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Colon makes strong case for rotation

BOSTON -- On first inspection, Bartolo Colon does not inspire much in the way of faith. He is a round mound on the rebound, a pitcher who might be accused of eating Phil Hughes' command and velocity for lunch.

To see a bloated Colon stuffed inside a New York Yankees uniform is to imagine a bloated William Shatner stuffed inside his original Star Trek suit. But as he closes hard on his 38th birthday, Colon is proving to be everything the 24-year-old Hughes is not.

"I'm not done," Colon told his winter ball manager in the Dominican Republic, Tony Peña. "I still have a lot left. I just need an opportunity to pitch."

Peña saw Colon pitch to a 1.93 ERA over seven starts in the D.R., and the Yankees' bench coach saw the same unforgiving stuff again Friday inside Fenway Park, where Hughes woke up the Green Monster and turned the 0-6 Red Sox into the 2004 Red Sox before Colon scared all of New England straight.

He went four and a third out of the pen, allowing two hits (one on a bunt) and two runs (one earned) while striking out five and topping out at 94 mph on the gun. Joe Girardi pulled Colon after 62 pitches, pulled him after he struck out Kevin Youkilis in the seventh, and sure enough the Red Sox started banging around Boone Logan as if he were a left-handed Hughes.

Boston won, 9-6, ending any chance of becoming the first mortal World Series lock to finish 0-162, and the Defcon 1 crisis in the losing clubhouse centered around Hughes, the former phenom whose fastball suddenly comes in at the same speed as Tim Wakefield's knuckleball -- only it doesn't, you know, knuckle.

"Right now I'm kind of lost out there," Hughes conceded. "It's kind of a helpless feeling."

An 18-game winner last year, Hughes is lobbing his way out of a rotation that should have included Colon -- and not Freddy Garcia -- in the first place. Girardi ran a competition in the spring for the fifth spot, and Colon won that competition as clearly as UConn won the national title.

He struck out 17 and walked 1 in 16 innings and finished the spring with an ERA of 2.25, less than half of Garcia's 4.91. Girardi went with Garcia, anyway, because Colon hadn't pitched in the bigs since July of 2009 and because Garcia had given the White Sox 157 serviceable innings in 2010.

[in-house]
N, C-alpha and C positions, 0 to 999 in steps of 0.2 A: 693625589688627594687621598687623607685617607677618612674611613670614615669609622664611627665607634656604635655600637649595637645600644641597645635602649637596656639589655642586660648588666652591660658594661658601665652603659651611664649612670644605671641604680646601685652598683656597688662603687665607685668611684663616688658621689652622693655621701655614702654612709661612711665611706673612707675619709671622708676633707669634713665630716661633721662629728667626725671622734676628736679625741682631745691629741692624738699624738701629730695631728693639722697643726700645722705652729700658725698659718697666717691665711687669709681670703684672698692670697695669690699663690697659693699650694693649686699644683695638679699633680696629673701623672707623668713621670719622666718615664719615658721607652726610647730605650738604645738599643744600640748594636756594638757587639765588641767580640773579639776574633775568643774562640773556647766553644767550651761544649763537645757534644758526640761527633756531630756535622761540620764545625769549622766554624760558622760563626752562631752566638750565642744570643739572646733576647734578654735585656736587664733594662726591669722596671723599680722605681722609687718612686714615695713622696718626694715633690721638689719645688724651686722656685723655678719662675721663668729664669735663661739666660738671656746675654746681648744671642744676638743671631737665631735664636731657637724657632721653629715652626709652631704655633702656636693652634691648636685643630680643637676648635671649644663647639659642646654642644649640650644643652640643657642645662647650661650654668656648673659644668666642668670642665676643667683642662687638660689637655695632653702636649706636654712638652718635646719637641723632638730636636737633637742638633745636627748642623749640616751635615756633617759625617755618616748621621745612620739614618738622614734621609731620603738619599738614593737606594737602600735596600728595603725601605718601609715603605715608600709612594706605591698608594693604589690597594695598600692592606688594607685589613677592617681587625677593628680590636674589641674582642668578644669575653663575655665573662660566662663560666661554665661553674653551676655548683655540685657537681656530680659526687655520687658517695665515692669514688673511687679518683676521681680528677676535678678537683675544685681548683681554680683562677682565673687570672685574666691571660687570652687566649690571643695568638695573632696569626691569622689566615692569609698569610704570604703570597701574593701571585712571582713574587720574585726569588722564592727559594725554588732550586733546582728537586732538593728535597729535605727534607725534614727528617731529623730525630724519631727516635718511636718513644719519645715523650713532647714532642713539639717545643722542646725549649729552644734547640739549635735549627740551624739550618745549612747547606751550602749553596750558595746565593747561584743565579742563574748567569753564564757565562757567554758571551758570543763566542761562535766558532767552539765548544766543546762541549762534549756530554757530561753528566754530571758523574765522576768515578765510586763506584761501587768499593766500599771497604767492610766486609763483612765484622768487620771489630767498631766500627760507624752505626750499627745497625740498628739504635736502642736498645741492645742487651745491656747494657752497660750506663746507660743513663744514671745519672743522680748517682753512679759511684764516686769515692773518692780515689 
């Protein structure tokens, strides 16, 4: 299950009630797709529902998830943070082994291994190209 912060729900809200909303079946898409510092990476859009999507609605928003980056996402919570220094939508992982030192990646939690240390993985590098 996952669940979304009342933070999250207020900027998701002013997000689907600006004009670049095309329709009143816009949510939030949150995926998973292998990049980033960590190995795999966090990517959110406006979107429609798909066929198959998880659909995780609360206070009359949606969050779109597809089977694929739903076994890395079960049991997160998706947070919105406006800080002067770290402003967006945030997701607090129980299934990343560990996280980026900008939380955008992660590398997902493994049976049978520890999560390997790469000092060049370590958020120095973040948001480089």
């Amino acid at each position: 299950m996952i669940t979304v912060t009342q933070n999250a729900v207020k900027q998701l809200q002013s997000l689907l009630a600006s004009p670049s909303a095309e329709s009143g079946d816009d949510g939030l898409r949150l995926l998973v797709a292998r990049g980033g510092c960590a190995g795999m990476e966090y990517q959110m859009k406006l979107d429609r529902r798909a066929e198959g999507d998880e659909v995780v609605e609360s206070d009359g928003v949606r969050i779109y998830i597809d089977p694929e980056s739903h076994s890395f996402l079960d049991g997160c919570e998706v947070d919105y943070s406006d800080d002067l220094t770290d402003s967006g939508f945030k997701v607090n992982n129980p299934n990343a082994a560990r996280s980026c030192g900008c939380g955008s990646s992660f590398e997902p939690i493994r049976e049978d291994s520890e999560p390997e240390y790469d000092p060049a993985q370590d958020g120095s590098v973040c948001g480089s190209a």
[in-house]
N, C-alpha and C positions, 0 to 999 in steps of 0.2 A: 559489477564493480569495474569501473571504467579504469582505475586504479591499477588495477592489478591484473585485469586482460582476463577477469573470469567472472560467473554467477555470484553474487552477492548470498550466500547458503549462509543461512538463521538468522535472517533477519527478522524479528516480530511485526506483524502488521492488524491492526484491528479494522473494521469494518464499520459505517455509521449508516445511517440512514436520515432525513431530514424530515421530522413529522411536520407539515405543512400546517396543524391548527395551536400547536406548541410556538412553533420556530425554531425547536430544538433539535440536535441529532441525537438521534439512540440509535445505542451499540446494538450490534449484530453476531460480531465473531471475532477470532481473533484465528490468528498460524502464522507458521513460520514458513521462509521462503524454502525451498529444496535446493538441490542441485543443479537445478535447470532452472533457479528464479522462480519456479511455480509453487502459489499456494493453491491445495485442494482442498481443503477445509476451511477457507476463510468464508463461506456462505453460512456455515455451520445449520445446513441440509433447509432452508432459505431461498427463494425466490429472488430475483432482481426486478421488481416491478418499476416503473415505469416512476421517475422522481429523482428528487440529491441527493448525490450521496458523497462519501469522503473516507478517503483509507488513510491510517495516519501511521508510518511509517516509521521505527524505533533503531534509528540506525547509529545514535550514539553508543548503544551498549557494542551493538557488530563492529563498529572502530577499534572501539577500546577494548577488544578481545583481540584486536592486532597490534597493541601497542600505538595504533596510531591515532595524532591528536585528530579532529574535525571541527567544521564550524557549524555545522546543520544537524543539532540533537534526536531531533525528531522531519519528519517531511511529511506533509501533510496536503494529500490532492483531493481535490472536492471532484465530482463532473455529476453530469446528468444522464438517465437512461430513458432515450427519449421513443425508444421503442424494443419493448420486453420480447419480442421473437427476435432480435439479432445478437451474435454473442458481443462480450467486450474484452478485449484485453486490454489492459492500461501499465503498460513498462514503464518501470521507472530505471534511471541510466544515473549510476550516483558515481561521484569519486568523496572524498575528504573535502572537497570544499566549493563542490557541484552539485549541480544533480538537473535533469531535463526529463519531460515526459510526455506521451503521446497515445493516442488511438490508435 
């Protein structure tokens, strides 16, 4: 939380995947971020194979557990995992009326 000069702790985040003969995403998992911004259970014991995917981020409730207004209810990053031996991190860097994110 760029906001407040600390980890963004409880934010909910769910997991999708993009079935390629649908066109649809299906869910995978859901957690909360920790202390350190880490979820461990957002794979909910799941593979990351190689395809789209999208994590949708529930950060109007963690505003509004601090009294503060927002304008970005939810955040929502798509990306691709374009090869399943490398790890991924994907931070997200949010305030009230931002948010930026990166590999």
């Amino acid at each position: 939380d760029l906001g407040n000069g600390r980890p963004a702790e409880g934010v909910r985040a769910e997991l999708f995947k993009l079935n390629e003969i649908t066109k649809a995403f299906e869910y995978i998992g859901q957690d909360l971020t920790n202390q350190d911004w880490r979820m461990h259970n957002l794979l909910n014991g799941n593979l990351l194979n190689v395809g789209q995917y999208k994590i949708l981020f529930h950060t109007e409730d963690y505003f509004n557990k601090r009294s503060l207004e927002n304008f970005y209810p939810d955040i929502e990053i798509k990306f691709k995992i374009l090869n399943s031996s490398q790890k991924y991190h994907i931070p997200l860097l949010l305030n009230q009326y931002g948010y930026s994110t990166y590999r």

The manager explained that Garcia was more likely to remain healthy while negotiating a starter's workload, even though his chosen No. 5 isn't any kid, either (he turns 36 in June).

Yes, Colon his history of elbow problems, and yes, he had only thrown 257 major-league innings since he won the Cy Young Award for the Angels in 2005.

But facts are facts. Girardi asked the veteran pitchers to square off, and the manager rewarded the guy who finished second in a two-man fight.

So now Colon is charged to clean up each and every Hughes mess. The first time around, against Detroit, Colon got knocked around a bit before striking out five Tigers in four innings.

Friday, after Hughes lived and died in the high 80s, Colon consistently delivered his heat above 90 mph. "Bartolo was just really locating his fastball well on both sides of the plate," said his catcher, Russell Martin.

"His first two or three innings, I think we threw one off-speed pitch. He's just got a really nasty comeback two-seamer that he can throw in on lefties, and they really don't know what to do with it. It they hit it, it's going to be foul."

Colon retired the first seven batters he faced, striking out three of them, including Dustin Pedroia. Despite carrying the build of a washed-up bouncer, a build that would've made David Wells look supermodel thin, Colon projected a vibe of aggression, athleticism and confidence.

He threw the baseball with a disdain for the opponent, and Hughes most certainly did not.

"Bart's coming right at you," Girardi said. "That's what he does."

So, the manager was asked, how much more of this does Colon have to do to force his way into the starting five?

"It's way too early," Girardi said. "Phil Hughes is a guy who won 18 games last year for us. I'm not thinking about that. Those are things you talk about in the future. That's a great problem to have."

Again, this isn't a call for Hughes' rotational head, not yet anyway. This is a reminder that Colon was arguably the Yankees' best pitcher in the spring, and a candidate who deserved to be on Girardi's staff in Garcia's place.

"This is how he threw for me in the winter," said Peña, who wanted no part of any Colon-to-the-rotation debate. "He threw strikes, hit 94 with his velocity, and showed a good changeup. He's definitely capable of being a starter, but it's not for me to say anything like that right now."

Colon? Using Peña as his interpreter, the man with 153 victories in his hip pocket said he would simply take the ball whenever the manager was willing to give it to him.

"I'm going to work according to where [Girardi] is going to use me," Colon said. "It doesn't matter to me."

Colon said that he warmed up quicker Friday than he had in the Detroit game, and that he felt stronger as he went deeper into the game. But Girardi took him out, and the Fenway fireworks exploded again on cue.

Colon believes he's throwing the ball about as well as he threw it in his prime. "I feel that way," he said, "but I also feel like a rookie."

The season is young, and so is the bold -- if bloated -- pitcher who turns 38 next month. Chances are, the Yankees won't keep this Bartolo Colon locked in the pen for very long.